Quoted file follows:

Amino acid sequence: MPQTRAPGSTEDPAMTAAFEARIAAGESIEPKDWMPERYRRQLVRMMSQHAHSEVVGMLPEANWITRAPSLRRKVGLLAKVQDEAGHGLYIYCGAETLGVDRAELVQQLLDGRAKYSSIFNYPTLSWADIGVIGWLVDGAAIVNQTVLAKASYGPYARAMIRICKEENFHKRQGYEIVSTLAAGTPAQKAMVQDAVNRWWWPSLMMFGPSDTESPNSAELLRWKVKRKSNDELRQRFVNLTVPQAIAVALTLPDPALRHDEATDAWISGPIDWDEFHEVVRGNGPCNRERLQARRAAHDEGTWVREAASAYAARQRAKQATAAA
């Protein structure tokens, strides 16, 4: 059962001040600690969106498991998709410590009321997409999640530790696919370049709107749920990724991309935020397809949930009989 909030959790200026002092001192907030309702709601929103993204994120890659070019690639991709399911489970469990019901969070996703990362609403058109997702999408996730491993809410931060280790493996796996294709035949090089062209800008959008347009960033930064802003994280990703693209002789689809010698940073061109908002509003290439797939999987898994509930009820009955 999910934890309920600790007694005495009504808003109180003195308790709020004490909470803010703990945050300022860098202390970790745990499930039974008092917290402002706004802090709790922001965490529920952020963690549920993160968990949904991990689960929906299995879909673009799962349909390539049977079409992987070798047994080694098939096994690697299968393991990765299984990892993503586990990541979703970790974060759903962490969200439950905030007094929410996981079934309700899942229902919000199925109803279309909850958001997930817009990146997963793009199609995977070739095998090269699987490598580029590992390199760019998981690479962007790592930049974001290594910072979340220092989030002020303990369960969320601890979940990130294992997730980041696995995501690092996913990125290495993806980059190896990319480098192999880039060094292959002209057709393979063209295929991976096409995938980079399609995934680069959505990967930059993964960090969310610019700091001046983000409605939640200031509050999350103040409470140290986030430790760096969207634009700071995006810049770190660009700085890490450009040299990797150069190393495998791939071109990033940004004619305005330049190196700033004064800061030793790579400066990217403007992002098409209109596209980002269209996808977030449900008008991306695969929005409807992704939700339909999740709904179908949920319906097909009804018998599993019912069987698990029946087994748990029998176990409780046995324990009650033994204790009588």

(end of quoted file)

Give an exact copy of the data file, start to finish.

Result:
Amino acid sequence: MPQTRAPGSTEDPAMTAAFEARIAAGESIEPKDWMPERYRRQLVRMMSQHAHSEVVGMLPEANWITRAPSLRRKVGLLAKVQDEAGHGLYIYCGAETLGVDRAELVQQLLDGRAKYSSIFNYPTLSWADIGVIGWLVDGAAIVNQTVLAKASYGPYARAMIRICKEENFHKRQGYEIVSTLAAGTPAQKAMVQDAVNRWWWPSLMMFGPSDTESPNSAELLRWKVKRKSNDELRQRFVNLTVPQAIAVALTLPDPALRHDEATDAWISGPIDWDEFHEVVRGNGPCNRERLQARRAAHDEGTWVREAASAYAARQRAKQATAAA
């Protein structure tokens, strides 16, 4: 059962001040600690969106498991998709410590009321997409999640530790696919370049709107749920990724991309935020397809949930009989 909030959790200026002092001192907030309702709601929103993204994120890659070019690639991709399911489970469990019901969070996703990362609403058109997702999408996730491993809410931060280790493996796996294709035949090089062209800008959008347009960033930064802003994280990703693209002789689809010698940073061109908002509003290439797939999987898994509930009820009955 999910934890309920600790007694005495009504808003109180003195308790709020004490909470803010703990945050300022860098202390970790745990499930039974008092917290402002706004802090709790922001965490529920952020963690549920993160968990949904991990689960929906299995879909673009799962349909390539049977079409992987070798047994080694098939096994690697299968393991990765299984990892993503586990990541979703970790974060759903962490969200439950905030007094929410996981079934309700899942229902919000199925109803279309909850958001997930817009990146997963793009199609995977070739095998090269699987490598580029590992390199760019998981690479962007790592930049974001290594910072979340220092989030002020303990369960969320601890979940990130294992997730980041696995995501690092996913990125290495993806980059190896990319480098192999880039060094292959002209057709393979063209295929991976096409995938980079399609995934680069959505990967930059993964960090969310610019700091001046983000409605939640200031509050999350103040409470140290986030430790760096969207634009700071995006810049770190660009700085890490450009040299990797150069190393495998791939071109990033940004004619305005330049190196700033004064800061030793790579400066990217403007992002098409209109596209980002269209996808977030449900008008991306695969929005409807992704939700339909999740709904179908949920319906097909009804018998599993019912069987698990029946087994748990029998176990409780046995324990009650033994204790009588």